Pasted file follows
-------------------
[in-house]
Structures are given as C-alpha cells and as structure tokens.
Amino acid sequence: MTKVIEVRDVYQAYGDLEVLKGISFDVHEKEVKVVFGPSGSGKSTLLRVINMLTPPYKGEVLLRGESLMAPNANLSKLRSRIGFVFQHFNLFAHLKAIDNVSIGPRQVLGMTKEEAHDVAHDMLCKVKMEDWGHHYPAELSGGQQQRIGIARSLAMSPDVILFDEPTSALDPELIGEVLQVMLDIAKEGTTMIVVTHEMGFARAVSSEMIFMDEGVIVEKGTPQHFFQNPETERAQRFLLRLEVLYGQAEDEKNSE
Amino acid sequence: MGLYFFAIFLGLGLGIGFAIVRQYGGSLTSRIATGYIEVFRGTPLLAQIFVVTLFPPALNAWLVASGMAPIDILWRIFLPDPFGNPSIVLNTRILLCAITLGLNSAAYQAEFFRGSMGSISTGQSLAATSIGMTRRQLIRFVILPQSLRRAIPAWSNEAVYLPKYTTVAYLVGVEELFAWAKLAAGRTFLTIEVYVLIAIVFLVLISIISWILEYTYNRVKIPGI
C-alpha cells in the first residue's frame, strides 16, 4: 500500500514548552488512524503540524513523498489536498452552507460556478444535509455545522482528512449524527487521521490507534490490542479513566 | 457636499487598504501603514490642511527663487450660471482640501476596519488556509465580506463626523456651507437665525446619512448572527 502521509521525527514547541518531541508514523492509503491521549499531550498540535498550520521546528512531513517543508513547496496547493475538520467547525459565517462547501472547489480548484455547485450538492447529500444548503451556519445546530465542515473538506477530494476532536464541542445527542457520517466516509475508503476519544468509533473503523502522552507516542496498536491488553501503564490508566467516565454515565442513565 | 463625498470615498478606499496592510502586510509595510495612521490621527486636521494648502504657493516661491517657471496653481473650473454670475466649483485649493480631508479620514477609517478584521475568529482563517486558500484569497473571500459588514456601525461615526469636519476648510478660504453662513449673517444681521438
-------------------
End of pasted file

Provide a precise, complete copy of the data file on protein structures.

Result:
[in-house]
Structures are given as C-alpha cells and as structure tokens.
Amino acid sequence: MTKVIEVRDVYQAYGDLEVLKGISFDVHEKEVKVVFGPSGSGKSTLLRVINMLTPPYKGEVLLRGESLMAPNANLSKLRSRIGFVFQHFNLFAHLKAIDNVSIGPRQVLGMTKEEAHDVAHDMLCKVKMEDWGHHYPAELSGGQQQRIGIARSLAMSPDVILFDEPTSALDPELIGEVLQVMLDIAKEGTTMIVVTHEMGFARAVSSEMIFMDEGVIVEKGTPQHFFQNPETERAQRFLLRLEVLYGQAEDEKNSE
Amino acid sequence: MGLYFFAIFLGLGLGIGFAIVRQYGGSLTSRIATGYIEVFRGTPLLAQIFVVTLFPPALNAWLVASGMAPIDILWRIFLPDPFGNPSIVLNTRILLCAITLGLNSAAYQAEFFRGSMGSISTGQSLAATSIGMTRRQLIRFVILPQSLRRAIPAWSNEAVYLPKYTTVAYLVGVEELFAWAKLAAGRTFLTIEVYVLIAIVFLVLISIISWILEYTYNRVKIPGI
C-alpha cells in the first residue's frame, strides 16, 4: 500500500514548552488512524503540524513523498489536498452552507460556478444535509455545522482528512449524527487521521490507534490490542479513566 | 457636499487598504501603514490642511527663487450660471482640501476596519488556509465580506463626523456651507437665525446619512448572527 502521509521525527514547541518531541508514523492509503491521549499531550498540535498550520521546528512531513517543508513547496496547493475538520467547525459565517462547501472547489480548484455547485450538492447529500444548503451556519445546530465542515473538506477530494476532536464541542445527542457520517466516509475508503476519544468509533473503523502522552507516542496498536491488553501503564490508566467516565454515565442513565 | 463625498470615498478606499496592510502586510509595510495612521490621527486636521494648502504657493516661491517657471496653481473650473454670475466649483485649493480631508479620514477609517478584521475568529482563517486558500484569497473571500459588514456601525461615526469636519476648510478660504453662513449673517444681521438